Murdochs papers have needed no prompting, of course. For anyone who believes you should judge people by the company they keep, the alliance between an embattled Downing Street and a conservative media proprietor who regards the BBC as a rival to be destroyed should confirm every prejudice. Suddenly the least reliable journalism in Britain has been put at the service (it says here) of truth, justice and Mr Blairs holy war.

The BBC, I have no doubt, can live with that. Can it live with an attack on the licence fee, with cuts in funding, with new forms of regulation? Will it survive if Greg Dyke, an erstwhile New Labour supporter who has refused to bow the knee, is somehow replaced as director-general? This may look like a fight for the publics trust. In reality, it is a battle over pluralism in public life.

Lord Huttons inquiry into Dr Kellys death is unlikely to provide a resolution. Some may see it, indeed, as just another convenient diversion for the government, like the original row over the 45-minute claim. That would have faded, as these controversies do, had not Campbell ke pt it alive. It might have come to nothing, equally, if the government had not helped various newspapers to identify Kelly as a Gilligan source. Tony Blair insists he did not authorise that particular leak, but his denial merely provokes another question: who did?

Questions breed questions. At the beginning of this affair I was content to believe that Blair, Campbell, Hoon and the rest were delighted to pick a fight with the BBC simply to take our minds off the bigger story. It seemed to me, and to many other people, that they were very much happier talking about standards in the media than about the way a war was engineered. I no longer think so.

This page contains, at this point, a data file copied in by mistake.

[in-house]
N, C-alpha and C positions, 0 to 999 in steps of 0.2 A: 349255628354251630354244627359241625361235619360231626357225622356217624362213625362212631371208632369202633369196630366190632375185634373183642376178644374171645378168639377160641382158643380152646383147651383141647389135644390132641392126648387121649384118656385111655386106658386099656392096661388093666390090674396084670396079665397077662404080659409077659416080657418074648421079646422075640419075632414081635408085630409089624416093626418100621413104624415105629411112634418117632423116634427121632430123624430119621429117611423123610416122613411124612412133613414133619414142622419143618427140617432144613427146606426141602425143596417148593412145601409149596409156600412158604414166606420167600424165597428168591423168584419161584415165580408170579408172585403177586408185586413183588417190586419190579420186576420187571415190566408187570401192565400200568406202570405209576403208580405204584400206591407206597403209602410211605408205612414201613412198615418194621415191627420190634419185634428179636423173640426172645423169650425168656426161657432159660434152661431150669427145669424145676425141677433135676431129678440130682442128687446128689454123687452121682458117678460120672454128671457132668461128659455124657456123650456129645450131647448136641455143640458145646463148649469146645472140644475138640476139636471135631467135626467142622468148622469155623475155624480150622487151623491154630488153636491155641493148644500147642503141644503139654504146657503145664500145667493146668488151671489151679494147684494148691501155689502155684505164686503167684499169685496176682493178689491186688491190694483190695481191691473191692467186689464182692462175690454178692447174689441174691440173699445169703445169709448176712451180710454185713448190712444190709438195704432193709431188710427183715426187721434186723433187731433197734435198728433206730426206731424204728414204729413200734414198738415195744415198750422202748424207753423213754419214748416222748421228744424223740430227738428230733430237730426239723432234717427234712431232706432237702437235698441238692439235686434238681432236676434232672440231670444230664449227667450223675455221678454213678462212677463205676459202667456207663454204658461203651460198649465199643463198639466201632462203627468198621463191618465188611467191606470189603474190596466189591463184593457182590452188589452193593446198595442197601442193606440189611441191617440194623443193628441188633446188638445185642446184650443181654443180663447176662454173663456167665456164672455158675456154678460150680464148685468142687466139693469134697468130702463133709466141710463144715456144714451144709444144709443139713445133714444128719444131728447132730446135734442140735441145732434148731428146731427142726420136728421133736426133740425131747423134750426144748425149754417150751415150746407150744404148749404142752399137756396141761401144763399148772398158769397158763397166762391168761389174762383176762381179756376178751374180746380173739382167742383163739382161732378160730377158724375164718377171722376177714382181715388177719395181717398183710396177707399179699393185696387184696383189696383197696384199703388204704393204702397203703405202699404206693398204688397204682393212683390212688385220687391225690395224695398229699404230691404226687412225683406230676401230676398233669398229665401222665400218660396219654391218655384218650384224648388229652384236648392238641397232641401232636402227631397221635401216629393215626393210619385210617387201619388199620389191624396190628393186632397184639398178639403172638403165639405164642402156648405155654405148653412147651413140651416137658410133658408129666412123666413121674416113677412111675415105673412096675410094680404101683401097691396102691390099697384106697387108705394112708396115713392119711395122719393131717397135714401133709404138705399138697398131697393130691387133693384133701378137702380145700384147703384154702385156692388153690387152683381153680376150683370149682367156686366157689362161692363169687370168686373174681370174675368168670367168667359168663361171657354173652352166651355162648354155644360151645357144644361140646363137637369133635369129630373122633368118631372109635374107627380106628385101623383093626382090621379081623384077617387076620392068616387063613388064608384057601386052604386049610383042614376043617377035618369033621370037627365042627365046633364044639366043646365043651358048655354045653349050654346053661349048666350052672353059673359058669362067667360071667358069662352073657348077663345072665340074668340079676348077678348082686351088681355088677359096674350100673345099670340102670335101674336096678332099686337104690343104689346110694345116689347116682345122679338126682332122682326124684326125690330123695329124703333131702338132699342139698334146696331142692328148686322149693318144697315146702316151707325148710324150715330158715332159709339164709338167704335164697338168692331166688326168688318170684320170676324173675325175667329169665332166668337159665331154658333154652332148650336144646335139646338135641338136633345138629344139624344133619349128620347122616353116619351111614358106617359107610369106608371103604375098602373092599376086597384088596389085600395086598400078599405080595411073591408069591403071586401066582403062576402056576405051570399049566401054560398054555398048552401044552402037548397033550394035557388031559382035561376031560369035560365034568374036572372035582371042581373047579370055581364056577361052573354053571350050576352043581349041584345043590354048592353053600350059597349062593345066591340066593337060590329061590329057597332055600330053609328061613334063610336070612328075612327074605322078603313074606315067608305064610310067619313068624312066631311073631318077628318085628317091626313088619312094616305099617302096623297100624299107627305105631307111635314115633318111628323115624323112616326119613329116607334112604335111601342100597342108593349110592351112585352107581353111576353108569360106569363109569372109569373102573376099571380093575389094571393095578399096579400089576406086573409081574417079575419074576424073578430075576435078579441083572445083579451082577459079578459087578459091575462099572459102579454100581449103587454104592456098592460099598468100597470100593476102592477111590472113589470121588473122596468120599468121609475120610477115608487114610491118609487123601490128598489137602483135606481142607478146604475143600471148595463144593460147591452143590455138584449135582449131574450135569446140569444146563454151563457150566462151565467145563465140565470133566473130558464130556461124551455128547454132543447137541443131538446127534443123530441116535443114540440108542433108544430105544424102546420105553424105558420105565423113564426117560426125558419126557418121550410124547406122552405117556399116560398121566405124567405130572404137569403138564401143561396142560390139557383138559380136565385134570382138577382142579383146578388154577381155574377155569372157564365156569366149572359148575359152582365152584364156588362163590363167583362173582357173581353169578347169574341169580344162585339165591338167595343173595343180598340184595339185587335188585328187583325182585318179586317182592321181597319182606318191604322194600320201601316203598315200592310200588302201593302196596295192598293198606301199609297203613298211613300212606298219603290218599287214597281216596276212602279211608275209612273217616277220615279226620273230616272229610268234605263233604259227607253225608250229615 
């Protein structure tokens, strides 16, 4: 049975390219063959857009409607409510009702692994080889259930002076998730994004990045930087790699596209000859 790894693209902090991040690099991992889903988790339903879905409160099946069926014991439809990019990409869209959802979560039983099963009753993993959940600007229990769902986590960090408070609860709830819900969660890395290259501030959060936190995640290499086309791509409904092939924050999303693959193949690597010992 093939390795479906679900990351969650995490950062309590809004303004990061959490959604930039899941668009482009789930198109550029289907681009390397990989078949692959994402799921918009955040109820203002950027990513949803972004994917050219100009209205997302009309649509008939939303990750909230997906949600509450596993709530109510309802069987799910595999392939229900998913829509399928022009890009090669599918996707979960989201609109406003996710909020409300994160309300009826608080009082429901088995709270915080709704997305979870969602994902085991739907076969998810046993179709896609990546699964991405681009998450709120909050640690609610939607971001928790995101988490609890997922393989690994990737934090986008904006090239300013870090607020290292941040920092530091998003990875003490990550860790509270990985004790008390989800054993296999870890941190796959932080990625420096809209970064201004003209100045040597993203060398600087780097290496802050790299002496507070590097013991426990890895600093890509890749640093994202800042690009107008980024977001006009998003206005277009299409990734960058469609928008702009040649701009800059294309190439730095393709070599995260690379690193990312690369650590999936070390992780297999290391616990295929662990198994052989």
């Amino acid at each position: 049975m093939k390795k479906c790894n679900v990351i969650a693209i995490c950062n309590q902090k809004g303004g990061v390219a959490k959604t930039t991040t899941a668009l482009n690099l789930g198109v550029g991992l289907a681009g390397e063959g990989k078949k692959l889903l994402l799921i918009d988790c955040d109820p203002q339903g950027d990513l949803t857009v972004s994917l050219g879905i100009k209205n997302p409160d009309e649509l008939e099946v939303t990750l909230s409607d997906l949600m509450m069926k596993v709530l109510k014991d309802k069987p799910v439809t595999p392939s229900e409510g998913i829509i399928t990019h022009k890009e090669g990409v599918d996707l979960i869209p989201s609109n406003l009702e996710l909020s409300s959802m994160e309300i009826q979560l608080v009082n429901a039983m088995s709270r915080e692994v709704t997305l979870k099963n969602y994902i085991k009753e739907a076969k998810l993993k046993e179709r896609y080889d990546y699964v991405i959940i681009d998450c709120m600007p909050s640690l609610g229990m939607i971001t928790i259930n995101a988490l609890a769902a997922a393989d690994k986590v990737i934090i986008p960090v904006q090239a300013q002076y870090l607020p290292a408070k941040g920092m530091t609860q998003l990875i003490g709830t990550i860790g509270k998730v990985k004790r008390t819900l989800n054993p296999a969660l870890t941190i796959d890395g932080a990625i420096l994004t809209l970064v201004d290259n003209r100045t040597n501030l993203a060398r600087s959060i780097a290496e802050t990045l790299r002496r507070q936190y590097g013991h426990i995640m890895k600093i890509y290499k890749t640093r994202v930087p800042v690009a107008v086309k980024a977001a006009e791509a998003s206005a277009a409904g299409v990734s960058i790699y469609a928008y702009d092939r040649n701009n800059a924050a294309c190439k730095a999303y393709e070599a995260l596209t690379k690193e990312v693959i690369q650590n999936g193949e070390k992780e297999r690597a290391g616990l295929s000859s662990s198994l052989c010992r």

There is more than a whiff of paranoia about the government. Its frenzy over the BBC has the smell of panic. It is as though ministers are trying to support a house of cards. I believe they are deeply worried, from Blair down, that the truth about the war will begin to seep out. I think they actually believe that if they can muzzle the BBC they can muzzle all dissent, all suspicion.

Consider: the government is in a hole and should, by normal practice, stop digging forthwith, yet for some reason it cant. Its standing has been badly damaged, as the polls prove, yet it has turned a fight with the BBC into a demented battle over public trust, a battle it will surely lose. Ask yourself: why?

27 July 2003